US 1252483 A
Description (OCR text may contain errors)
SKEIIII HOLDING DEVICE. APPLICATION FILED IAN. 29.1917.
1,252,483; PatentedJan. 8, l918.
wihfwooaf .I I i v Ma IIIIIII 2 IIIIIIIII www Wwf/Db' MILDRED P'ATTISON, OF ST. PAUL', MINNESOTA.
l SKEIN-HOLDING DEVICE.
Specification of Letters Patent. I Patented J an. 8, 1918.
Application led January 29, 1917. Serial No. 145,179.
To all rwhom t may concern:
Be it known that I, MILDRED PA'rrIsON, a citizen of the United States, residing at St. Paul, in the county of Ramsey, State 0f Minnesota, have invented certain new and useful Improvements in Skein-Holding Devices; and I do hereby declare the followin to be a full, clear, and exact description o the invention, such as will enable others skilledin the art to which it apper'tains to make and use the same.
This invention relates to improvements in winding devices, and particularly to devices for winding skeins of wool, yarn, silk, or the like, into balls.
The principal object of the present invention is to provide a device for holding a skein of material while being wound into a ball thus obviating the usual necessity of placing the skein over the back of a chair or of having a person hold the skein.
One object of the present invention is to provide a simple and cheap device of this character which can be used in the home v and operated successfully by anyone, with- .and 17 there is formed' an arcuate memout the aid of a second person. l
Another object of the present invention is to provide a device of this character which can be quickly and easily adjusted for different sized skeins A further object is to provide a device of this character which can be quickly and easily taken apart for packing and shipping and which can be readily'set up by one unfamiliar with mechanical structures.
Other objects and advantages will be ap parent from the following description when taken in connection with gthe accompanying drawing.
In the drawing: f
Figure 1 is an elevation of my improved skein holder. j
Fig. 2 is a transverse sectional view taken on the line 2-2 of Fig. 3.
Fig. 3 is a top plan view of the device.
Referring particularly to the accompanying drawing, 10 represents a vertical tubular standard, from the side of the lower end of which projects the superimposed jaws 11, formed integrally with the standard, and adapted tor straddling engagement with the edge of a table or chair. The lower one of the jaws carries a clamping screw 12 for securing the standard to the chair or table edge. Removably received in thestandard, and insertible from the upper end thereof, is a. pin 13, having a head 14 on its upper end. -A set s crew 15 is disposed through one side of the standard and is arranged to engage with the pin to retard the speed of rotation thereof as will be more clearly pointed out hereinafter. A pair of metal strips 16 and 17 are provided with longitudinal series of openings 18, which are adapted to be brought into registry with each other, that is the openings of one strip with those of the other strip, and said openings, when thus brought into registry, are brought into registry with theupper open end of the standard and receive therethrough the said pin 13.` The strip 16 is slightly wider than the strip 17, and has its wider marginal edges turned upwardly and inwardly to embrace the edges of the strip 17, whereby said strip 17 is held on the strip 16, but permits a longitudinal-sliding movement to bring its different openings into successive registra- .tion with the dilferent openings of the other strip. Thus' a wide variety of widths can be adj ustably secured forwinding skeins,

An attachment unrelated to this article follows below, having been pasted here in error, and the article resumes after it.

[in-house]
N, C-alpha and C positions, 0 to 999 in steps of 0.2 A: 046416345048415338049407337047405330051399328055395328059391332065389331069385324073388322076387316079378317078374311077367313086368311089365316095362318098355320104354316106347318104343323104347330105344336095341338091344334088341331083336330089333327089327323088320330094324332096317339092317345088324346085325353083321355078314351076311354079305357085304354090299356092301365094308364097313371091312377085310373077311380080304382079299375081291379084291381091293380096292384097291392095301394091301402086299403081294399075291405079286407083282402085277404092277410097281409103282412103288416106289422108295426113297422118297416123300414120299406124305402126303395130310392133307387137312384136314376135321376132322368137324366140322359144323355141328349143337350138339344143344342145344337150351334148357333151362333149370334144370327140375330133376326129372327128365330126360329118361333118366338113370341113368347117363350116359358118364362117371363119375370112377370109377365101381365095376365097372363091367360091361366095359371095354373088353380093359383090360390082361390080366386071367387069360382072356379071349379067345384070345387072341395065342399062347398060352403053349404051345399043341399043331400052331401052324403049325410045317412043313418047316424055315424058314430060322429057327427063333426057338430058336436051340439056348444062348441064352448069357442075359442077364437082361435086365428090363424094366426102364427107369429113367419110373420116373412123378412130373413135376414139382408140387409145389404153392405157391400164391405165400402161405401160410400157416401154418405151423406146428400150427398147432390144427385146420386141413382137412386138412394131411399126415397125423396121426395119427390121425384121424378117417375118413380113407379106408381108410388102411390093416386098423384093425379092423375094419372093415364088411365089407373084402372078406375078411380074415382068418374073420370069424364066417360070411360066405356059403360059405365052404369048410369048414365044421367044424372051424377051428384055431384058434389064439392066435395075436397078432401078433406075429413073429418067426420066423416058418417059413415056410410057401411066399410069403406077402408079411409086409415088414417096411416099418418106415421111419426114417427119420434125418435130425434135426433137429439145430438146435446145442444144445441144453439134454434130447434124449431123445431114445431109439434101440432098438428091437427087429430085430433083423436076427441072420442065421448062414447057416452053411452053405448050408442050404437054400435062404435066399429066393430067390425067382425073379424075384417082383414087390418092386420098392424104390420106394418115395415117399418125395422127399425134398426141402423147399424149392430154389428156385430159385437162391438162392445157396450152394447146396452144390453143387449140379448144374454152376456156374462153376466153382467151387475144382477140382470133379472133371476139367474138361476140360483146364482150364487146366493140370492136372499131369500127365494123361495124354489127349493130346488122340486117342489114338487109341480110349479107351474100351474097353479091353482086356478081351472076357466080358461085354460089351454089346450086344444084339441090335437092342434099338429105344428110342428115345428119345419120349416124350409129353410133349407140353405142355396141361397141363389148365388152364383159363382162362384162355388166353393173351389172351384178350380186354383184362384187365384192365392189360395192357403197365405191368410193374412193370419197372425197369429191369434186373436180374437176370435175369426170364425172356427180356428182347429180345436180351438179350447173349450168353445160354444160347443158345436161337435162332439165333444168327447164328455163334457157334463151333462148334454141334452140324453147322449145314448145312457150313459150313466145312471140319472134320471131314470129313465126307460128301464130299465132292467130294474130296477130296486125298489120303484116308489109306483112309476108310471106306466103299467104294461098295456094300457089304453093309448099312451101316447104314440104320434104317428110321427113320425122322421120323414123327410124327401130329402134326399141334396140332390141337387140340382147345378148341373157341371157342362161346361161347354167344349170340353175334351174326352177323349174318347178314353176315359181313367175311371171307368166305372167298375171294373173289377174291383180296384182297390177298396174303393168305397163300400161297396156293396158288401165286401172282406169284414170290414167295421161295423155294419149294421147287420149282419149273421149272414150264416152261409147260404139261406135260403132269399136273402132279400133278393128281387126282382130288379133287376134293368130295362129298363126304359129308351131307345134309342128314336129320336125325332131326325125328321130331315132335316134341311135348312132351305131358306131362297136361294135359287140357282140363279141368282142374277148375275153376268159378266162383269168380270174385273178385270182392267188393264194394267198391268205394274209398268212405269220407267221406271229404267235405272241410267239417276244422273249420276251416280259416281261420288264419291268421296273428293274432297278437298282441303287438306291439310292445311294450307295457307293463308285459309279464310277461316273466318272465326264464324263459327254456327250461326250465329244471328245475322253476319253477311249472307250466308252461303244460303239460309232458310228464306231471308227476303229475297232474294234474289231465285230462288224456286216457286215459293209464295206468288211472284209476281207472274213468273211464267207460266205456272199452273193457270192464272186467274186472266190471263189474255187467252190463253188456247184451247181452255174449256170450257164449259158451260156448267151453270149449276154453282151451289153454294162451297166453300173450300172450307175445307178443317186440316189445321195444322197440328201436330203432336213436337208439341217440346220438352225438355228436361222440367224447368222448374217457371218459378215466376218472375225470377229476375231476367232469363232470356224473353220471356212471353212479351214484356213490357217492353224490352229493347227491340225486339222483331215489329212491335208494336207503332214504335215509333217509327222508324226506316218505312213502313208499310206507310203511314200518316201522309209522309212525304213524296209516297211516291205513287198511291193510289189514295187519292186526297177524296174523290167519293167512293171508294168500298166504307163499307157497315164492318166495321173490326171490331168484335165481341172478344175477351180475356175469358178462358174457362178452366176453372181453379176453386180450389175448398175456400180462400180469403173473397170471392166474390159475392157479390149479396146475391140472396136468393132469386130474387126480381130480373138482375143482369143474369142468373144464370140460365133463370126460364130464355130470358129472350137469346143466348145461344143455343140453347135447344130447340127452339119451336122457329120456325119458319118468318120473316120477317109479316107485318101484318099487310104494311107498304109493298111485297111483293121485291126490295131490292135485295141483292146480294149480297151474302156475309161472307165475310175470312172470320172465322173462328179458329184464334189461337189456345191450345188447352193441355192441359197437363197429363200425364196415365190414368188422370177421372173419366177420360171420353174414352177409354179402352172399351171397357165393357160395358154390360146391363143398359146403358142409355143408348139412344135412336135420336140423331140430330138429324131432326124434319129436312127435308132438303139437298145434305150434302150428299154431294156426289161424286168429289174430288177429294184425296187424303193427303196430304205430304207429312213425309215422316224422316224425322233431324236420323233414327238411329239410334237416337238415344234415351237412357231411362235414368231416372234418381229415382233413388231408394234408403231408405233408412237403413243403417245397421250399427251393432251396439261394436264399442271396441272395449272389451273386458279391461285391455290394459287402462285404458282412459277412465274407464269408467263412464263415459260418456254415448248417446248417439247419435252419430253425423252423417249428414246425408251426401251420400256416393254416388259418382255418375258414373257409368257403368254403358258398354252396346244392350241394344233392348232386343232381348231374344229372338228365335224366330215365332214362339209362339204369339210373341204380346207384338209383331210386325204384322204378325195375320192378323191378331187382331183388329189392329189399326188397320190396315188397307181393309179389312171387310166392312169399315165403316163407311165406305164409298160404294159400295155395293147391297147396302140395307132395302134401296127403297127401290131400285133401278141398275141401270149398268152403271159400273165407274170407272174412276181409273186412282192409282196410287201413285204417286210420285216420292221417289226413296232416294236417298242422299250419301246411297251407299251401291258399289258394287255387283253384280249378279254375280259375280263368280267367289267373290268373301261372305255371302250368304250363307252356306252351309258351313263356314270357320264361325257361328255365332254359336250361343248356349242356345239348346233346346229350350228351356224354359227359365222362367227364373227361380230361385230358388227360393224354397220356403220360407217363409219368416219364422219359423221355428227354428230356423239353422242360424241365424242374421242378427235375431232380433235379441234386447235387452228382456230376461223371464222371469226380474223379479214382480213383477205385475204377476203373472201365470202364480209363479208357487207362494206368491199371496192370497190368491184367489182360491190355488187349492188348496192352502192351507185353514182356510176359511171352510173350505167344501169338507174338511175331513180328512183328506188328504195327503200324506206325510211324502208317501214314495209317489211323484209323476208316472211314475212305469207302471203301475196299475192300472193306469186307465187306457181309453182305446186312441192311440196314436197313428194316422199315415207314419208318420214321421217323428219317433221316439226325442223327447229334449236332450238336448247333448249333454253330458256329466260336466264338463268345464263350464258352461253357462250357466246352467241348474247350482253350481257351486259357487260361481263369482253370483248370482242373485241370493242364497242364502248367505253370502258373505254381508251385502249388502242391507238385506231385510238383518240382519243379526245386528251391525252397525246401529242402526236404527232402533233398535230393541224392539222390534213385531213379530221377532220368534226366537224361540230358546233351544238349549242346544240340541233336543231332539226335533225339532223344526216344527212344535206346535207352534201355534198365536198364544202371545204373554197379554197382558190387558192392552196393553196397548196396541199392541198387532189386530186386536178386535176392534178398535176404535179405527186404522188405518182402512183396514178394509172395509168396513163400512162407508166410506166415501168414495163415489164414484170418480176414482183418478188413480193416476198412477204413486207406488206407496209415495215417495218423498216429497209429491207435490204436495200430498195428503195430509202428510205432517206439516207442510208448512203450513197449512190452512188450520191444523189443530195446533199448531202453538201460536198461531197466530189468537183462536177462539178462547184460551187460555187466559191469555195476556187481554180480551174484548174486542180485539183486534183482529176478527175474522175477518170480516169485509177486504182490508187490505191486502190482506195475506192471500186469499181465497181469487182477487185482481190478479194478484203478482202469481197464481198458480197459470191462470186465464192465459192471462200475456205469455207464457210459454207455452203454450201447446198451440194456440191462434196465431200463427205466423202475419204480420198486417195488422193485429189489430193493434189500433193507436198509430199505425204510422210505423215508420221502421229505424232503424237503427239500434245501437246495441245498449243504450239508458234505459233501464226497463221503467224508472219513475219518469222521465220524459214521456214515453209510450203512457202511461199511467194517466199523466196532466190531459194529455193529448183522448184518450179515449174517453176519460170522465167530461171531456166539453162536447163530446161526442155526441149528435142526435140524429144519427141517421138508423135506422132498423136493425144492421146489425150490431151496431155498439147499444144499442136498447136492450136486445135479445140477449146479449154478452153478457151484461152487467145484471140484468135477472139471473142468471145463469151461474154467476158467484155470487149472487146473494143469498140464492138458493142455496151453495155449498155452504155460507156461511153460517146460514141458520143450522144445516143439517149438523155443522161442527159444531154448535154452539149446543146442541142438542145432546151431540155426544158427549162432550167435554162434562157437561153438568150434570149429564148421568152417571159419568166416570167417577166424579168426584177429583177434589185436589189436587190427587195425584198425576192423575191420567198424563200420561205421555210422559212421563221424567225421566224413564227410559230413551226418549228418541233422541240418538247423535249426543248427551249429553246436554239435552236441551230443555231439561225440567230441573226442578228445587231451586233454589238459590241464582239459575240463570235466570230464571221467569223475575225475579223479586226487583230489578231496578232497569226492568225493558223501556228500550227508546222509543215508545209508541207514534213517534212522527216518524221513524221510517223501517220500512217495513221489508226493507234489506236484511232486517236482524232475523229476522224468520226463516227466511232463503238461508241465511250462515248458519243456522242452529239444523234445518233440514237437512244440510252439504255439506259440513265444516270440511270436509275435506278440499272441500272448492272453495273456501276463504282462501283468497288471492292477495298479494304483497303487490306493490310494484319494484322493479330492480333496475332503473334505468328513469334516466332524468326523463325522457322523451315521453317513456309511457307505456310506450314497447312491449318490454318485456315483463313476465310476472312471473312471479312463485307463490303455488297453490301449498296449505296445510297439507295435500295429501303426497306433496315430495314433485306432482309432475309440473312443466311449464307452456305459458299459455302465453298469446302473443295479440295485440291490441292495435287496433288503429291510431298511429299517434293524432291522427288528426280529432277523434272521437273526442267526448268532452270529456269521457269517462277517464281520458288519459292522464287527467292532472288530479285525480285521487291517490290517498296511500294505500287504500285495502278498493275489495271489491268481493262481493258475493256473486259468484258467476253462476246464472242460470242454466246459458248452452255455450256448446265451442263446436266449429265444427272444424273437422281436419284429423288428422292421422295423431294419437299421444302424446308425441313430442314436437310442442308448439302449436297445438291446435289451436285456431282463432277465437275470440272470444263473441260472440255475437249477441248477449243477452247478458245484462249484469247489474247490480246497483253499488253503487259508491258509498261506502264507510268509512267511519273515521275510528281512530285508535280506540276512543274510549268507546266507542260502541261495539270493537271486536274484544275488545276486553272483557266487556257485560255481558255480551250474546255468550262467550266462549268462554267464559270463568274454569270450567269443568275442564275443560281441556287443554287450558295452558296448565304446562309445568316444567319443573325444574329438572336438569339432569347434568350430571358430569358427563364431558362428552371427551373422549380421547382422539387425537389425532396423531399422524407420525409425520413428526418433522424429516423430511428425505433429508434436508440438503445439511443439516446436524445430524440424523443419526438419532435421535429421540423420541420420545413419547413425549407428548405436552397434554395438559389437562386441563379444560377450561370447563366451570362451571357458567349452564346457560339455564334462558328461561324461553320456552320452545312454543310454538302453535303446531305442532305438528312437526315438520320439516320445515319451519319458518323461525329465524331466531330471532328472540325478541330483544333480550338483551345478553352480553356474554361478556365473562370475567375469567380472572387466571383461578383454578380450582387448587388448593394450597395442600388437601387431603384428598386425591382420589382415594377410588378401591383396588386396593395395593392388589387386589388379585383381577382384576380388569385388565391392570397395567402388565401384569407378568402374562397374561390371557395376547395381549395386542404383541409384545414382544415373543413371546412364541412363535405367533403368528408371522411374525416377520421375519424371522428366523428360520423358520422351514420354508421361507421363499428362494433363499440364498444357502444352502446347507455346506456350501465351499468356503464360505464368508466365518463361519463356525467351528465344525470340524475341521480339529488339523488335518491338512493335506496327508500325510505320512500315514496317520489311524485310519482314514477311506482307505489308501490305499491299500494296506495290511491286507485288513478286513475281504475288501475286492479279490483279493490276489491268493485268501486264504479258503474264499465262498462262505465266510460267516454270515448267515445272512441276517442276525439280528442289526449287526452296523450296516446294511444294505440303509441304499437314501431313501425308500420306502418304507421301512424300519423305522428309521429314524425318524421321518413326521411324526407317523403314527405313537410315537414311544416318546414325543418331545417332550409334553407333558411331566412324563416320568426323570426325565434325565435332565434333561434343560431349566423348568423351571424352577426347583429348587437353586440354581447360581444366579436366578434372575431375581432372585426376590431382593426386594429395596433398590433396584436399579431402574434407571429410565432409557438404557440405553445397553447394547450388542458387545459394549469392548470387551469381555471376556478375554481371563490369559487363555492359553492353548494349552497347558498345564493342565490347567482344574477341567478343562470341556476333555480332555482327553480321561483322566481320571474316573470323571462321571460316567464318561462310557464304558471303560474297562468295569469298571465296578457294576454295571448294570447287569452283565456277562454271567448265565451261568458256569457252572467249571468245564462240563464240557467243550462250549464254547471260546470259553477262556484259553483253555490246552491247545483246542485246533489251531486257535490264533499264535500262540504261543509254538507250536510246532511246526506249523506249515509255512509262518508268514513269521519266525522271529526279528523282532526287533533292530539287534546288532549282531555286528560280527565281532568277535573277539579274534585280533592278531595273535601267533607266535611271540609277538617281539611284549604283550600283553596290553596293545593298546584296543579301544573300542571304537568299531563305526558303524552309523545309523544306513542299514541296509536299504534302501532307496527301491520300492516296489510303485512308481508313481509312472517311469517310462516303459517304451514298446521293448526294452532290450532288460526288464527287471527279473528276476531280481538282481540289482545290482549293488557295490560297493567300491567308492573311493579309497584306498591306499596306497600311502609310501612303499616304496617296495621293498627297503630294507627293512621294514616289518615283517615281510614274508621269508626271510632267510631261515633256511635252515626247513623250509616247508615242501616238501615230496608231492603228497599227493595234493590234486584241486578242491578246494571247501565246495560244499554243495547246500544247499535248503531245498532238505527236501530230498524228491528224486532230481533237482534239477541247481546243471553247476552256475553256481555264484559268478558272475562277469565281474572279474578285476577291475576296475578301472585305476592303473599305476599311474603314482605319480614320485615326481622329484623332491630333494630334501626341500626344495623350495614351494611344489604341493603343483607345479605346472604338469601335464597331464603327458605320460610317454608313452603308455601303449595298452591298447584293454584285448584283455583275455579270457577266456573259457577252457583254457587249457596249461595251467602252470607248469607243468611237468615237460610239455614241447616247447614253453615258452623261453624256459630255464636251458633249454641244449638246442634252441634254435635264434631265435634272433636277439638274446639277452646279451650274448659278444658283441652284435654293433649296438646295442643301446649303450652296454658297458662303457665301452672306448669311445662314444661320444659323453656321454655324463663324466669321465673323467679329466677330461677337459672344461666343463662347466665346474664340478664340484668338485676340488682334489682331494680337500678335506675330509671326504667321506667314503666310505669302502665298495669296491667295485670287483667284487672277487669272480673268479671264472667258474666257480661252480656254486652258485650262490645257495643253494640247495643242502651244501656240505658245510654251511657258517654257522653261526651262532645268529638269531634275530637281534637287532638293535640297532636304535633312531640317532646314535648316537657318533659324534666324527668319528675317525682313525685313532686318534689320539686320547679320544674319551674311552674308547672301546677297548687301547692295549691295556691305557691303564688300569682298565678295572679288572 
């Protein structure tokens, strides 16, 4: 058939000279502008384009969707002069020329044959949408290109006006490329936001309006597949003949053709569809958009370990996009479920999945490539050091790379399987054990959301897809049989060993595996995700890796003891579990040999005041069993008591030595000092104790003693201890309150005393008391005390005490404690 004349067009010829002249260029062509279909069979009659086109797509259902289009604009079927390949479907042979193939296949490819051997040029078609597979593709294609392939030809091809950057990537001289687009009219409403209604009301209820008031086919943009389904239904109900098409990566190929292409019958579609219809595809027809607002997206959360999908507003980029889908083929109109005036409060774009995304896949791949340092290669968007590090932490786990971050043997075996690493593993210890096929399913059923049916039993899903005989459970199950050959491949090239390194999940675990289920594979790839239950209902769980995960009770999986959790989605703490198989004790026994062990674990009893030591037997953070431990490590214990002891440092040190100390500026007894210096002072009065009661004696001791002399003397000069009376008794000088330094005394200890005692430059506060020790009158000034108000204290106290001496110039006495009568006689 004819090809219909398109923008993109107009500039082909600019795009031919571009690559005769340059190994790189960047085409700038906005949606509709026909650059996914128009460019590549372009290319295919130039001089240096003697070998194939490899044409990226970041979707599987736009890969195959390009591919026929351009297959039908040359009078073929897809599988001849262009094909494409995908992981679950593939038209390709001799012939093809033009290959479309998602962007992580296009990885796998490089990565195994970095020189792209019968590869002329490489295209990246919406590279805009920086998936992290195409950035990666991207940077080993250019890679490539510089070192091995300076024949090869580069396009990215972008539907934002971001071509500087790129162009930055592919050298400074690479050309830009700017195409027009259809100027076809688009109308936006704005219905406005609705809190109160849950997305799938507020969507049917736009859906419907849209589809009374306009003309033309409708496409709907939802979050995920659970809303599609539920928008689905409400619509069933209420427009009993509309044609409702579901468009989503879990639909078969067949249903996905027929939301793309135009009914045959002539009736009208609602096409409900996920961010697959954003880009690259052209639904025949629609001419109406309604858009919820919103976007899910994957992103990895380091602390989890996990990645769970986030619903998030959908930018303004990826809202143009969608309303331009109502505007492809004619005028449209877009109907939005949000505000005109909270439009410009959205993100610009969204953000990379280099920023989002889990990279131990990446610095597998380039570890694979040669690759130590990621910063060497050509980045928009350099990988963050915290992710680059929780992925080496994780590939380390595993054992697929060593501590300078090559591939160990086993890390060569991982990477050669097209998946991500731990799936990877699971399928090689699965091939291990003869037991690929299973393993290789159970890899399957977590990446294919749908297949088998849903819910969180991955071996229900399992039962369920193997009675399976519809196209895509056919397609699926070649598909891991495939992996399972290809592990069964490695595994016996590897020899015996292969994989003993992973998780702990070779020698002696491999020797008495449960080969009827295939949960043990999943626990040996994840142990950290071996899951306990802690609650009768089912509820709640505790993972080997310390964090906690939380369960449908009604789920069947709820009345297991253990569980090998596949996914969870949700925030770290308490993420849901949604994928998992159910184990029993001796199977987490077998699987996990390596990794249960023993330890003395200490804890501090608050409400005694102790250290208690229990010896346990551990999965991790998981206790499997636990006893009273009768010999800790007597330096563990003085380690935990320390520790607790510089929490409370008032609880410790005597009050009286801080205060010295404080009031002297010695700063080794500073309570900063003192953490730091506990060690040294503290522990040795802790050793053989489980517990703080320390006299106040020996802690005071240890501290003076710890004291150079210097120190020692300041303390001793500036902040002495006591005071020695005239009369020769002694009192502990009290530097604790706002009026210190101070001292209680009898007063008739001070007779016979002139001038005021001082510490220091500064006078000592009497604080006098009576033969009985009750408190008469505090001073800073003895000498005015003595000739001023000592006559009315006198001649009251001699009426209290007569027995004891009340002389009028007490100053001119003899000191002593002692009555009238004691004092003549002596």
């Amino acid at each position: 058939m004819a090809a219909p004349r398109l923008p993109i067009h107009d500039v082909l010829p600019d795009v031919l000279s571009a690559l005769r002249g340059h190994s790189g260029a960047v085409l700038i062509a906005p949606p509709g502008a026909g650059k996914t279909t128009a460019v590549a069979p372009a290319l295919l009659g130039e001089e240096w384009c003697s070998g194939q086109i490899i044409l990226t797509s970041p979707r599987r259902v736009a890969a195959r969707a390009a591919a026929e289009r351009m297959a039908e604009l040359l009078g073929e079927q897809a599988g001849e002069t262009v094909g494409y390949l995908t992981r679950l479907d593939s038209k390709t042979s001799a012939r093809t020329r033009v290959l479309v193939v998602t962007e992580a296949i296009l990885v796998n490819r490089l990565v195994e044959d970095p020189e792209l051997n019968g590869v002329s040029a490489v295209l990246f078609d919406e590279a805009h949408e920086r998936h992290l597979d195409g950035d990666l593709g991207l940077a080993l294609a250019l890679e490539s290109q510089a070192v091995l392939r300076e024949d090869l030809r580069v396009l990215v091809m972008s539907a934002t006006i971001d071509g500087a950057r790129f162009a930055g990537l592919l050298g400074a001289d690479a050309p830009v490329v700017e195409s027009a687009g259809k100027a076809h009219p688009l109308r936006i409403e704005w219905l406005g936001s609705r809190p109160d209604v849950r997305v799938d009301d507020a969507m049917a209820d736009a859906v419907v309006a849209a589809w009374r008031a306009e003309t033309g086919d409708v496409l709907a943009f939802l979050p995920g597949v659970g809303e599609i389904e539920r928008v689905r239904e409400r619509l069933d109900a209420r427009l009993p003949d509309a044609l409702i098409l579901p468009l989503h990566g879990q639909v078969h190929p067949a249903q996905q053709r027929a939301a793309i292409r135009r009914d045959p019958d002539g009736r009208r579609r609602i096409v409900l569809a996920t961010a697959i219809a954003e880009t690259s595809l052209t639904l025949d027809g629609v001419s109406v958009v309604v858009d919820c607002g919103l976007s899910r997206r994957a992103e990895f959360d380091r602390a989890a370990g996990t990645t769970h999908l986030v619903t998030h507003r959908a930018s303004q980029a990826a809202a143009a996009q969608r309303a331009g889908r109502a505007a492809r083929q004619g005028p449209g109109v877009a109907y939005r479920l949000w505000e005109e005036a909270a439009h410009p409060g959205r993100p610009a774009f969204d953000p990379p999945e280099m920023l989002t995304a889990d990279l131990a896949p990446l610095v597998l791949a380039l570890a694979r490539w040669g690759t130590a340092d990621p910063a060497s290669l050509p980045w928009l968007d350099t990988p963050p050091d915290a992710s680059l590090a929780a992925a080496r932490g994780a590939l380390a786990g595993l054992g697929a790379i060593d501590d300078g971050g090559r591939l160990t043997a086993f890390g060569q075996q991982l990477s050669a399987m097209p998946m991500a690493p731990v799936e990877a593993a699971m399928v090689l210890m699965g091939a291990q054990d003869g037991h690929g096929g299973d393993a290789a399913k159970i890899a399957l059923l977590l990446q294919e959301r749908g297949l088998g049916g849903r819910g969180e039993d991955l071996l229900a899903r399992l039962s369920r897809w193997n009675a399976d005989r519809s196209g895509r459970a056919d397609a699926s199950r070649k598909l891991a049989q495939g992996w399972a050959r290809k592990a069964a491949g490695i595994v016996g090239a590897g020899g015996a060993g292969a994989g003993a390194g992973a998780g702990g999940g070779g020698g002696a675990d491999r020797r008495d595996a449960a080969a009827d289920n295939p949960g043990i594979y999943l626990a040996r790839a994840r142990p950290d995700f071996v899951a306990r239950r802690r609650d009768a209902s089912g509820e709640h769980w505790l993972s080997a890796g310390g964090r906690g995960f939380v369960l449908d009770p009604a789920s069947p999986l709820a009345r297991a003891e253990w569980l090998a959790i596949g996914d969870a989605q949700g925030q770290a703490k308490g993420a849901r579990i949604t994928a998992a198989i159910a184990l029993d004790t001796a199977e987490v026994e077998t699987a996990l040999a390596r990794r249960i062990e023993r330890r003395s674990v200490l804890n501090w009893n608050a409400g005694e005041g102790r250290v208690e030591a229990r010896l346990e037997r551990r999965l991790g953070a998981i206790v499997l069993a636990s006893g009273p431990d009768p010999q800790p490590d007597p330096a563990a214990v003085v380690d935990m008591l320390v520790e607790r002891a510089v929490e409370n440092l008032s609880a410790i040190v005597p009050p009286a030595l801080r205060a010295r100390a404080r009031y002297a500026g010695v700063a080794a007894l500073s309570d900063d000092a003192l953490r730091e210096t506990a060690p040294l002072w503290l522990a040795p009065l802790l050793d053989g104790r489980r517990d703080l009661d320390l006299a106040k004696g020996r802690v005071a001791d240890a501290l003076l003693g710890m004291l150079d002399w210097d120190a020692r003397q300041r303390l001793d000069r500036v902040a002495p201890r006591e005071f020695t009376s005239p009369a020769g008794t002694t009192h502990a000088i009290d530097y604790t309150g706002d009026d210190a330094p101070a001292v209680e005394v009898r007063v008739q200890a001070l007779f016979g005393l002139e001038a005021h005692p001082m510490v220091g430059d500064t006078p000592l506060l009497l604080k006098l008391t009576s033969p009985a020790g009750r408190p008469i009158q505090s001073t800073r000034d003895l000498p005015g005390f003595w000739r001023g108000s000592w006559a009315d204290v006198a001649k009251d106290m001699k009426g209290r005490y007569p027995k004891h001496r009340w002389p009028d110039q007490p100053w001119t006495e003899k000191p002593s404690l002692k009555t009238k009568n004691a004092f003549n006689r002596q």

On the outer end of each of the strips 16 ber 19.
In the operation of the device, the jaws are secured to the edge of a chair or table by means of the set screw, after which the strips or arms 16 and 17 are adjusted longitudinally of each other for the length of the skein to be placed thereon. The arms are v then secured on the upper end of the standard by'means of the pin, but so that they will be permitted to rotate thereon. The set screw in the side of the standard is then turned inwardly into engagement with the pin to such an extent that the in will not rotate too rapidly. The skein o wool, yarn,`
silk, or other material to be wound into a ball, is then passed around the arcuate members at the ends of the arms.
From the foregoing it will beseen that I have provided a novel, simple and cheap device for holding skeins of wool, or the like, while the material is being wound into balls to be subsequently used 1n knitting. The device thus obviates the necessity of a second person holding the skein von the hands .while the material is being wound into a ball by the other persons. Also, the device can be conveniently used for knitting directly from the holder, thus doing away, entire] with the winding of the material 1nto ballys.
What is claimed is:
A skein' holding and unwinding device comprising a tubular standard, a pin removably disposed in the standard and provided with a head on the outer end thereof, a pair of arms slidably adjustable longitudinally with respect to each other and provided with a series I,of registrable openings 'for the reception of said pin upon which ythe armsare rotatably supported, strand holding members carried by the outer ends of the arms,
' and means carried by the standard and adjustable into engagement with the pin for l0 retaining the head .of said pin in retarding engagement. with said arms.
In testimony whereof, I aix my signature, in the presence of two witnesses.
' MILDRED PATTISON. Witnesses:
CHAS. H. EVENsoN, CHAs, E. ENGELHORN.